Health Canada has recalled the above pacifier holder clips by Playtex with UPC number 7830005924.
The clips can crack, posing a potential choking hazard to infants.
Though no injuries were reported, Playtex has received 99 reports—43 from Canada—of the pacifier clips breaking.
Health Canada has received one report in which a piece broke off a clip.
Customers are advised to remove the clips from infants immediately and return the product to Playtex for a full refund.
For further information, customers can contact Playtex toll-free at 1-800-387-1300 or visit the company's website.
From July 2010 through October 2013, approximately 150,000 of the clips were sold in Canada, and around 1,250,000 in the United States.
Vaccines prevent diseases, yet the movement against immunization has been gaining momentum for years. The result? A staggering graphic depicting "vaccine-preventable outbreaks" in the world from 2008 through 2014, courtesy of the Council on Foreign Relations.
According to an article in the LA Times, what immediately jumps out from the map is the spread of measles throughout Europe—particularly Britain—and the US, places where the MMR (measles, mumps and rubella) vaccine is widely available.
So much for the charlatan claims about the MMR vaccine causing autism. Someone out there must still be taking their medical cues from the likes of Jenny McCarthy and Katie Couric.
Another avoidable condition—whooping cough—has seen a resurgence in Americans, who were exempted from the vaccine for personal, rather than medical, reasons.
This graphic should come as an eye-opener to those in developed countries who naively regard vaccinations as 'optional extras' rather than public health necessities.
See how some pediatricans are reacting to the anti-vaxx movement.
Does this graphic surprise you at all?
Ever been inside a gym and felt uncomfortable in your Lycra? Unfortunately, many fitness outfits aren't so much about staying fit and healthy as a place for beautiful people to go to preen and admire themselves in wall-to-wall mirrors. (I admit it, if I encountered this woman in a gym, I would run a mile in the other direction. Then again, that would be a great workout in itself.)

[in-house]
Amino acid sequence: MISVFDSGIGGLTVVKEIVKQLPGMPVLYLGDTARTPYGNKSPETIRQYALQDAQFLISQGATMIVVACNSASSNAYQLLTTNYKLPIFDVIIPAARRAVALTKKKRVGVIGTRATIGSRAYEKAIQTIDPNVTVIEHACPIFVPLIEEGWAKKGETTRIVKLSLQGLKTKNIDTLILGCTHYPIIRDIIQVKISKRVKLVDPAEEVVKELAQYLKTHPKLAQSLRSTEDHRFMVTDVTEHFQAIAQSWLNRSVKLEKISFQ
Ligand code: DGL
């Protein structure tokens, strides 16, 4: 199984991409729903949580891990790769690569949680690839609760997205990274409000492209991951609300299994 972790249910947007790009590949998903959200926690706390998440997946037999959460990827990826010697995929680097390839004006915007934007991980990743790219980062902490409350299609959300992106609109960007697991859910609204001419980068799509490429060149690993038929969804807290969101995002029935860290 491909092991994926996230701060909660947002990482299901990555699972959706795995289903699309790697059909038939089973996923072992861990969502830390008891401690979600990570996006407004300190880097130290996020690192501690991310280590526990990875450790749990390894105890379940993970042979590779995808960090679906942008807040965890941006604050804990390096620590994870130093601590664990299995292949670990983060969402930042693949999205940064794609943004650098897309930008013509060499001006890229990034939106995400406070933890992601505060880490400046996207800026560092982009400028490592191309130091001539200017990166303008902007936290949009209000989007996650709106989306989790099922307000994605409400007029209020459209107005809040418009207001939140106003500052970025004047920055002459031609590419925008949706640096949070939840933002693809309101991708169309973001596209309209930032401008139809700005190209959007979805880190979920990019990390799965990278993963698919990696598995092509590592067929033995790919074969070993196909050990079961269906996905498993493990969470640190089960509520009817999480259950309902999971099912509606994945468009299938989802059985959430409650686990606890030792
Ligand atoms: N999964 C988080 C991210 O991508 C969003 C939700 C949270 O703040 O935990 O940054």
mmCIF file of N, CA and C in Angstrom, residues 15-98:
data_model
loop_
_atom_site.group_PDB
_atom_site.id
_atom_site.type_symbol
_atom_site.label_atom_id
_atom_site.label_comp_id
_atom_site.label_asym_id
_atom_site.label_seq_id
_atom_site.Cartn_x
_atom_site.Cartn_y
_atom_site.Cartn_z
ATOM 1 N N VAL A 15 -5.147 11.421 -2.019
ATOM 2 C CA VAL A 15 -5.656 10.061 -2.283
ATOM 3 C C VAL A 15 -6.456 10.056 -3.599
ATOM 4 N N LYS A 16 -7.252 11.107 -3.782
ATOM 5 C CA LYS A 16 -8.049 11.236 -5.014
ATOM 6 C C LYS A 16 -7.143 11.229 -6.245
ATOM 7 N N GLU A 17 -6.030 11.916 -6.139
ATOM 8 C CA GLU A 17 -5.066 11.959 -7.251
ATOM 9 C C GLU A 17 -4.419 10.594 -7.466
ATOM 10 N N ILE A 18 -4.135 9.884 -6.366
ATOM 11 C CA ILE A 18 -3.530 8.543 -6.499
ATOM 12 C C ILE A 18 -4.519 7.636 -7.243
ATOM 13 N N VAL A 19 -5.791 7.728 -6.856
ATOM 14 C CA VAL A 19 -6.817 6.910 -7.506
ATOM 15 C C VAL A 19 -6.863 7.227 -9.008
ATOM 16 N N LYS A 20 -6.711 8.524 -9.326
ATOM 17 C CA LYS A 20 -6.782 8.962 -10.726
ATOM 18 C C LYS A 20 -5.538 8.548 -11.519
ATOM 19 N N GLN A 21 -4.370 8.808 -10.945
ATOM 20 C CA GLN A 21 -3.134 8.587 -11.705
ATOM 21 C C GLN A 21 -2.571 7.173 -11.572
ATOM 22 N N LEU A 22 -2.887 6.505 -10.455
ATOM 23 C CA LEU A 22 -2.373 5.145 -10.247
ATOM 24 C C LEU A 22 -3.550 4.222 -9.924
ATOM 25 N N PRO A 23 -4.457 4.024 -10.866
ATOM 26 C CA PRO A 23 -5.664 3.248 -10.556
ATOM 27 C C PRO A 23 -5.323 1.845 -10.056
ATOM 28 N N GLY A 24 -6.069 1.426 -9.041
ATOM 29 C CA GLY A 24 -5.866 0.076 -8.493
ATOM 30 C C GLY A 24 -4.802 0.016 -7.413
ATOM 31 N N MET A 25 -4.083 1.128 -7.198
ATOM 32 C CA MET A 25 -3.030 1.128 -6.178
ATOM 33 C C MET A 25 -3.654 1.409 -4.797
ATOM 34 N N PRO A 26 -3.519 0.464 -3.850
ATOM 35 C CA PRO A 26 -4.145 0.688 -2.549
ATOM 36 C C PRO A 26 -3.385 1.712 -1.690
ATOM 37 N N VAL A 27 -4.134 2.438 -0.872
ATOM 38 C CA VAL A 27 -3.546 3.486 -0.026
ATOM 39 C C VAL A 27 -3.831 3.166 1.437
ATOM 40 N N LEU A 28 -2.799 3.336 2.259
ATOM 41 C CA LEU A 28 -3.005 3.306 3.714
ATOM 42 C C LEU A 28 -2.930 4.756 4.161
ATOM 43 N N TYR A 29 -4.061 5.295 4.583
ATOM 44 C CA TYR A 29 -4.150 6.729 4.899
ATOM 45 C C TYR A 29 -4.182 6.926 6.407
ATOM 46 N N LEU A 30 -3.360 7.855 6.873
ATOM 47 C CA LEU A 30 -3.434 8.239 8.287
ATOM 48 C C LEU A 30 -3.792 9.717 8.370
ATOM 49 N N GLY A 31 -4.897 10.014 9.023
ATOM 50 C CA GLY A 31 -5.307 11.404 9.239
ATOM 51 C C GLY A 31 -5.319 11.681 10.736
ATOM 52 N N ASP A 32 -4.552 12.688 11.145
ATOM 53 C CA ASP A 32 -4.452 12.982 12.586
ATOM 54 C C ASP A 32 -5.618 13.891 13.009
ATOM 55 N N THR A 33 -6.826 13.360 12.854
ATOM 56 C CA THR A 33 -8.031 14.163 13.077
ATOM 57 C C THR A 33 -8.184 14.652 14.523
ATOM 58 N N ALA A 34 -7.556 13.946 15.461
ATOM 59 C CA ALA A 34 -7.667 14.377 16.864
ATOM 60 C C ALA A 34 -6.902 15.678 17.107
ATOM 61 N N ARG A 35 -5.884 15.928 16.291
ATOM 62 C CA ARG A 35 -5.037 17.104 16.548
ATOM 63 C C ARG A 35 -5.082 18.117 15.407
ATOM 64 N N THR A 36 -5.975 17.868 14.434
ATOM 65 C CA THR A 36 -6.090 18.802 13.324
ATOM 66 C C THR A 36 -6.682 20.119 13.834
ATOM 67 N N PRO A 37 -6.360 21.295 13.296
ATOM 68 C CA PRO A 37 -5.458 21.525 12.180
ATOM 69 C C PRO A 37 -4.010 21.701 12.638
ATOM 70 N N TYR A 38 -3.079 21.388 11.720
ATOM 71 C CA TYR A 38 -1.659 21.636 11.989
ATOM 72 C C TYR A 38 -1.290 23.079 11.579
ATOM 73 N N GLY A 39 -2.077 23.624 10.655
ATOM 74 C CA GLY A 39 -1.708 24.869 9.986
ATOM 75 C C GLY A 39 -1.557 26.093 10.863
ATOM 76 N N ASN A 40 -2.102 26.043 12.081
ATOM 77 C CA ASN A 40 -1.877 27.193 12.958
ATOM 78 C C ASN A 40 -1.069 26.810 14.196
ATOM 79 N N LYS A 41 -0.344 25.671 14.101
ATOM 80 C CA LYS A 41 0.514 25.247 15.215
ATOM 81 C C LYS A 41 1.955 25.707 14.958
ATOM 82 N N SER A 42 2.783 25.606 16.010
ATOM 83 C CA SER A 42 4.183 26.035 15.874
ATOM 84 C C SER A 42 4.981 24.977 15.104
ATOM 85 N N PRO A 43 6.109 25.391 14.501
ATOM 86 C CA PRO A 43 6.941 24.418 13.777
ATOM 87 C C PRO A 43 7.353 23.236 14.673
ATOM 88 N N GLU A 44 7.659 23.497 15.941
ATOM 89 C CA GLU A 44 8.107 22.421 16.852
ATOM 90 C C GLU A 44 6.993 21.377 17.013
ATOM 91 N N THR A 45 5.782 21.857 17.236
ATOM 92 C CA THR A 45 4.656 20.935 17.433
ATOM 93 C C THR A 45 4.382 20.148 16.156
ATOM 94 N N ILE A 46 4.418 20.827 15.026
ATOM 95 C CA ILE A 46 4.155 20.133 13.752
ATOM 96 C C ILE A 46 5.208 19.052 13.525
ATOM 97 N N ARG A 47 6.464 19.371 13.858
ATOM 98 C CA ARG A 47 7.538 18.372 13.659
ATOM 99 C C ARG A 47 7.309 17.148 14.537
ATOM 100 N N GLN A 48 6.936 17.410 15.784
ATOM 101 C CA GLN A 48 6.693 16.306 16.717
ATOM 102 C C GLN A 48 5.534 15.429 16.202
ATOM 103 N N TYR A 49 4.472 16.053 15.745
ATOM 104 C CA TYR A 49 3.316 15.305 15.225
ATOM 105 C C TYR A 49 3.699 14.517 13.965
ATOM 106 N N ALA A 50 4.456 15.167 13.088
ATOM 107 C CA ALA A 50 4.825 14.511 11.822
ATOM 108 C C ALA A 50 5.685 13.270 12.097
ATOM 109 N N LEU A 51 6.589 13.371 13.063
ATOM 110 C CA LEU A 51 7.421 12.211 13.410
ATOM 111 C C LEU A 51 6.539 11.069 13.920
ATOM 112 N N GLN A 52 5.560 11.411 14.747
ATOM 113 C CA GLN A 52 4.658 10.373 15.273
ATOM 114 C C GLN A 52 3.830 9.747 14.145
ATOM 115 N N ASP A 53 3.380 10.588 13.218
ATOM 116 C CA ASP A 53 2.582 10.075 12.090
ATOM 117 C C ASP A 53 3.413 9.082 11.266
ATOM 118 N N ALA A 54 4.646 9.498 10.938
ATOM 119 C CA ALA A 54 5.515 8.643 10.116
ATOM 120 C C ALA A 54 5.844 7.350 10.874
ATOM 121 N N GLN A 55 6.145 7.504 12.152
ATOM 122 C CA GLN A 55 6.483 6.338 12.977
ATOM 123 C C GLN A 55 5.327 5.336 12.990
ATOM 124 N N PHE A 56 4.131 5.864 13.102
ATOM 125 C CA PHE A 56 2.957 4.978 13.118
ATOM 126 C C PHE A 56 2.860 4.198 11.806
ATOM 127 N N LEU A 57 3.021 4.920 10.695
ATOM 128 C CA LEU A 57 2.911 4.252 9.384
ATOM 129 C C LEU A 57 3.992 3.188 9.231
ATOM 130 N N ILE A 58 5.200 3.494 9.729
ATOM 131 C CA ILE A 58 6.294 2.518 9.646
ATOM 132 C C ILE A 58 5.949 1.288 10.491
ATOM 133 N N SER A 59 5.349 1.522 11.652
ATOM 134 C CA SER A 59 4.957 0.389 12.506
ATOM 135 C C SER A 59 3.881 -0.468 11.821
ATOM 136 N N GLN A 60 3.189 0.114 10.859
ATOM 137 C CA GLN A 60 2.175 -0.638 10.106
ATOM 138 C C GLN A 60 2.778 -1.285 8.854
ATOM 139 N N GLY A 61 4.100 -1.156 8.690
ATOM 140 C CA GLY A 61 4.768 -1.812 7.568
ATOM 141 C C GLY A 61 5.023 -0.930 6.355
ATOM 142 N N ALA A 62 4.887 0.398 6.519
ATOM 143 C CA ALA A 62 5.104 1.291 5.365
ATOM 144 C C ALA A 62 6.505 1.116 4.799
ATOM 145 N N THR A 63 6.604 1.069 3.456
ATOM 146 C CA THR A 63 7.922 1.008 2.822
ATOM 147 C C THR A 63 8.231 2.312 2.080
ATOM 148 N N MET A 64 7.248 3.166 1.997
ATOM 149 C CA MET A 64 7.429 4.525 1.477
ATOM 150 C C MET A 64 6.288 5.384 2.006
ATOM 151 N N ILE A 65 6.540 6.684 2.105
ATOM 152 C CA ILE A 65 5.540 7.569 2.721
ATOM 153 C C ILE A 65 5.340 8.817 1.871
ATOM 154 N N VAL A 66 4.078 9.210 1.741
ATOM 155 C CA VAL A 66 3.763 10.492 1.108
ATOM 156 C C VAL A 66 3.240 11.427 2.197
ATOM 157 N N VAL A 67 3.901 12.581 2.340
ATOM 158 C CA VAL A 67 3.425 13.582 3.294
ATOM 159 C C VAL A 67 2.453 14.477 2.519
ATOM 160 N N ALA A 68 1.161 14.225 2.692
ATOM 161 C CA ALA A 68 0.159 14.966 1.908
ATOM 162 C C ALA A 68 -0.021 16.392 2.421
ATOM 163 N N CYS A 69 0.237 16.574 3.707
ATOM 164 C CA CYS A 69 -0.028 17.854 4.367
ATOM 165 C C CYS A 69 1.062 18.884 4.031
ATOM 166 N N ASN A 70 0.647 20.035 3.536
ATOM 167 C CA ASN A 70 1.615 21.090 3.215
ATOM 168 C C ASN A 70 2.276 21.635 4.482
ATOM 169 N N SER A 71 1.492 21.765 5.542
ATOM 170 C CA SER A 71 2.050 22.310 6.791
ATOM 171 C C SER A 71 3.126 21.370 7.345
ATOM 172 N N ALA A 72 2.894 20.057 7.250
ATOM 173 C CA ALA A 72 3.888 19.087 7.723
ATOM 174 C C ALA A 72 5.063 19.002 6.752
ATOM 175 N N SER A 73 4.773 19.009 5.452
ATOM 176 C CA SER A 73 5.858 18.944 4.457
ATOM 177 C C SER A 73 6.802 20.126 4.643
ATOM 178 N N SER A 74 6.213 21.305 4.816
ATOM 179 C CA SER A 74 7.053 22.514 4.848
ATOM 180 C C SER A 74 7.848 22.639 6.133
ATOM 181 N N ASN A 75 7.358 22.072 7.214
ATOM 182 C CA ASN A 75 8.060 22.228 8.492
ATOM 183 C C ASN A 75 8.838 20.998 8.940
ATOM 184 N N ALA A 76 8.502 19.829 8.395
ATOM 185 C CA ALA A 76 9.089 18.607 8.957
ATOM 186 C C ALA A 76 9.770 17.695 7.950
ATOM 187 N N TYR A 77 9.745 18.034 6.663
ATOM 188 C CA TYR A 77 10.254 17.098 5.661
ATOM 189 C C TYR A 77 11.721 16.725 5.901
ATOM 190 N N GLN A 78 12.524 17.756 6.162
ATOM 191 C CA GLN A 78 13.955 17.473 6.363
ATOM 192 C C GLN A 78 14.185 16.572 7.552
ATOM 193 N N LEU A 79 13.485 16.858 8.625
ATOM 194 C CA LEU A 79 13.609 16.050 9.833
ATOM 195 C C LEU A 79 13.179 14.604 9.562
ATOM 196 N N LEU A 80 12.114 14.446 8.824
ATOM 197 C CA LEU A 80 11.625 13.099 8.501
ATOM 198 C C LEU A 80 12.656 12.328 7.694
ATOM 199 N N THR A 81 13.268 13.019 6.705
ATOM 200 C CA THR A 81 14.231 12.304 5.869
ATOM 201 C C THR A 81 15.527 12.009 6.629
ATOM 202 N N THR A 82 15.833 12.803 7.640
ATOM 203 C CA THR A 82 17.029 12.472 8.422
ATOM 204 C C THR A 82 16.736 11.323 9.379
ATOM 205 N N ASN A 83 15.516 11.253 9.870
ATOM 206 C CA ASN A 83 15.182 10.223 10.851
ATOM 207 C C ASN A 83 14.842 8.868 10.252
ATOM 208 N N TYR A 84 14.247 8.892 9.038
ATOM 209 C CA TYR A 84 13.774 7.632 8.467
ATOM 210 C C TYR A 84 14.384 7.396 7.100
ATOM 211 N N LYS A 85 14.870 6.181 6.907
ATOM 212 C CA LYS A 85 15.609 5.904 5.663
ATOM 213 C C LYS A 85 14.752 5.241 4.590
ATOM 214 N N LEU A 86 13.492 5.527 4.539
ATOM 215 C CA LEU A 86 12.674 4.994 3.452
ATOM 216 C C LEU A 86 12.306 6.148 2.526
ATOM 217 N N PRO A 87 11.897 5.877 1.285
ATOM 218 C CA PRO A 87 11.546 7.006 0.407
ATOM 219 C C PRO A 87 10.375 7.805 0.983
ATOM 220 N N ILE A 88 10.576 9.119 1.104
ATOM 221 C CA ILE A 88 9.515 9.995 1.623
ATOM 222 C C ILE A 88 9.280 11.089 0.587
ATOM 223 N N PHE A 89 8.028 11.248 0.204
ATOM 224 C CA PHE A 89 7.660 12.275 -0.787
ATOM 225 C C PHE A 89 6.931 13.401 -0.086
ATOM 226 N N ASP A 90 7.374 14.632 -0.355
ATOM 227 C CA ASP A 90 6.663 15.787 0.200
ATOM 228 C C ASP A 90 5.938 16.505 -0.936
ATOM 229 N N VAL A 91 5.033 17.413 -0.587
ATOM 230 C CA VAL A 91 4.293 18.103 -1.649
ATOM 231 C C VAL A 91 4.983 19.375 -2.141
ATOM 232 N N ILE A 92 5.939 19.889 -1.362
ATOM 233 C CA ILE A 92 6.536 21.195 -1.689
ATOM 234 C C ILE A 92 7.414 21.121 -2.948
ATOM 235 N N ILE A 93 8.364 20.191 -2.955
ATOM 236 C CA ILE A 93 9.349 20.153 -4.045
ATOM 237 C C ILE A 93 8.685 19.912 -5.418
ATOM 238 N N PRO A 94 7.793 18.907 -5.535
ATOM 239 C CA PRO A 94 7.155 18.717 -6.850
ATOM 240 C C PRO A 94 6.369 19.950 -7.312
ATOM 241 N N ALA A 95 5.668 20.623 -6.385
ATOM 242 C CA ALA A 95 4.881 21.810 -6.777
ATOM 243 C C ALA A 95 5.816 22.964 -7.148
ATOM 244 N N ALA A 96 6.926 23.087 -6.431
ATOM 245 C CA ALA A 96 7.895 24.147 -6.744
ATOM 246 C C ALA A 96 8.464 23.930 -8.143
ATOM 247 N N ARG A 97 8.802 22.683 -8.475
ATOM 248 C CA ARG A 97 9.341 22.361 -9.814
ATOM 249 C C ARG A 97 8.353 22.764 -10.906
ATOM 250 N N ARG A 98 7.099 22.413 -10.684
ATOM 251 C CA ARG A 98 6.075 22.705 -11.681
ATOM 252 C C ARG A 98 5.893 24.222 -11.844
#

So, where can you work out and comfortably break into an ugly sweat? Downsize Fitness offers an alternative gym—the only catch: you have to be least 50 pounds overweight.
According to an article in NPR, 24-year-old Kendall Schrantz was so fed up with the looks she got at other gyms, that she drives over an hour to Downsize. A trip she says is "worth every single penny I paid for gas."
Not only is the atmosphere more accepting, the exercise equipment is designed for larger bodies, there is a notable absence of mirrors, and a notable proliferation of motivational Before and After photos.
A similar chain, The Planet Fitness, has also found its marketing niche in what the article calls "chronic gym quitters."
"My thought on that is why are you looking at me when I got off of the couch, I got off of my bed and I'm actually doing something about it?" said Schrantz.
In an ideal world, gyms would be welcoming to people of all shapes and sizes. But sadly, that's not the world we live in.
"The problem is that places like this do well because fat is so stigmatized in our society . . . and to me it's more of the same," said Golda Poretsky, a New York-based holistic health coach. "'Oh, we can hide out while we lose weight until we become more societally acceptable. That doesn't appeal to me in the least."
What do you think of gyms, like Downsize, that cater specifically to overweight and obese clientele? Fantastic or fat shaming?